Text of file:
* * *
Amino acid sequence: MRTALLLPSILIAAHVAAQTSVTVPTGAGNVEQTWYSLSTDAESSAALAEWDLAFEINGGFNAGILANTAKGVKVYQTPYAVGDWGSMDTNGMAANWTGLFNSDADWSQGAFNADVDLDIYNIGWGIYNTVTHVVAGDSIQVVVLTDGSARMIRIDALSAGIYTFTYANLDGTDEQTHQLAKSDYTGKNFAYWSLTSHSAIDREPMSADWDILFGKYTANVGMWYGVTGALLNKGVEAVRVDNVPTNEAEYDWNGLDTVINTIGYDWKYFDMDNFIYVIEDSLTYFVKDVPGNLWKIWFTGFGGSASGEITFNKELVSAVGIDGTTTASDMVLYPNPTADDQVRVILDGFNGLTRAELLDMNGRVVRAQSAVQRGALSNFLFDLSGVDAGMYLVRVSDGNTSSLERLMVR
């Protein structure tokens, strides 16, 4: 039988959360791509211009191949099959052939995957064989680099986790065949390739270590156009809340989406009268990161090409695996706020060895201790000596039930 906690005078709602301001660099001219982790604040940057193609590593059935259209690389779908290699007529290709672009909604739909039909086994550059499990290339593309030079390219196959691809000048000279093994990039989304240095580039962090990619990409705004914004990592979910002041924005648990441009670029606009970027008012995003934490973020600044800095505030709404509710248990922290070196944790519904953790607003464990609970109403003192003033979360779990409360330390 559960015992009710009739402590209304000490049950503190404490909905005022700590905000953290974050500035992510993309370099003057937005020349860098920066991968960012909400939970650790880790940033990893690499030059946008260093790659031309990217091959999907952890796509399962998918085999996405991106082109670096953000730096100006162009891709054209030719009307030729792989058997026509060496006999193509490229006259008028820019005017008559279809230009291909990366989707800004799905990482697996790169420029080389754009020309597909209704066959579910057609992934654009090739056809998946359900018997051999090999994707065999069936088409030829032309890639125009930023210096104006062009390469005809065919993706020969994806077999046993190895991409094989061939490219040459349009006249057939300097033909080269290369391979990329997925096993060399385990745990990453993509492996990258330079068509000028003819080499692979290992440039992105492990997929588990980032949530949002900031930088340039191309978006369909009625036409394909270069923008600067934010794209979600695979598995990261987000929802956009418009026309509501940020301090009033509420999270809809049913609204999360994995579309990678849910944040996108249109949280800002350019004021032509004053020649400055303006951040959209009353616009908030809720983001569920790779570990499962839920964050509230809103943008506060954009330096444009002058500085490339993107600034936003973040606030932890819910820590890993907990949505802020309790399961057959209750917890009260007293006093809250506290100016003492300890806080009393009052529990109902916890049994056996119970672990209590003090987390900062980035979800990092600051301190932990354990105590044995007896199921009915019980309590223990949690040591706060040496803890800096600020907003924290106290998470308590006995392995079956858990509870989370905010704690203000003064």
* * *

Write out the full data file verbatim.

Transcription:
Amino acid sequence: MRTALLLPSILIAAHVAAQTSVTVPTGAGNVEQTWYSLSTDAESSAALAEWDLAFEINGGFNAGILANTAKGVKVYQTPYAVGDWGSMDTNGMAANWTGLFNSDADWSQGAFNADVDLDIYNIGWGIYNTVTHVVAGDSIQVVVLTDGSARMIRIDALSAGIYTFTYANLDGTDEQTHQLAKSDYTGKNFAYWSLTSHSAIDREPMSADWDILFGKYTANVGMWYGVTGALLNKGVEAVRVDNVPTNEAEYDWNGLDTVINTIGYDWKYFDMDNFIYVIEDSLTYFVKDVPGNLWKIWFTGFGGSASGEITFNKELVSAVGIDGTTTASDMVLYPNPTADDQVRVILDGFNGLTRAELLDMNGRVVRAQSAVQRGALSNFLFDLSGVDAGMYLVRVSDGNTSSLERLMVR
């Protein structure tokens, strides 16, 4: 039988959360791509211009191949099959052939995957064989680099986790065949390739270590156009809340989406009268990161090409695996706020060895201790000596039930 906690005078709602301001660099001219982790604040940057193609590593059935259209690389779908290699007529290709672009909604739909039909086994550059499990290339593309030079390219196959691809000048000279093994990039989304240095580039962090990619990409705004914004990592979910002041924005648990441009670029606009970027008012995003934490973020600044800095505030709404509710248990922290070196944790519904953790607003464990609970109403003192003033979360779990409360330390 559960015992009710009739402590209304000490049950503190404490909905005022700590905000953290974050500035992510993309370099003057937005020349860098920066991968960012909400939970650790880790940033990893690499030059946008260093790659031309990217091959999907952890796509399962998918085999996405991106082109670096953000730096100006162009891709054209030719009307030729792989058997026509060496006999193509490229006259008028820019005017008559279809230009291909990366989707800004799905990482697996790169420029080389754009020309597909209704066959579910057609992934654009090739056809998946359900018997051999090999994707065999069936088409030829032309890639125009930023210096104006062009390469005809065919993706020969994806077999046993190895991409094989061939490219040459349009006249057939300097033909080269290369391979990329997925096993060399385990745990990453993509492996990258330079068509000028003819080499692979290992440039992105492990997929588990980032949530949002900031930088340039191309978006369909009625036409394909270069923008600067934010794209979600695979598995990261987000929802956009418009026309509501940020301090009033509420999270809809049913609204999360994995579309990678849910944040996108249109949280800002350019004021032509004053020649400055303006951040959209009353616009908030809720983001569920790779570990499962839920964050509230809103943008506060954009330096444009002058500085490339993107600034936003973040606030932890819910820590890993907990949505802020309790399961057959209750917890009260007293006093809250506290100016003492300890806080009393009052529990109902916890049994056996119970672990209590003090987390900062980035979800990092600051301190932990354990105590044995007896199921009915019980309590223990949690040591706060040496803890800096600020907003924290106290998470308590006995392995079956858990509870989370905010704690203000003064």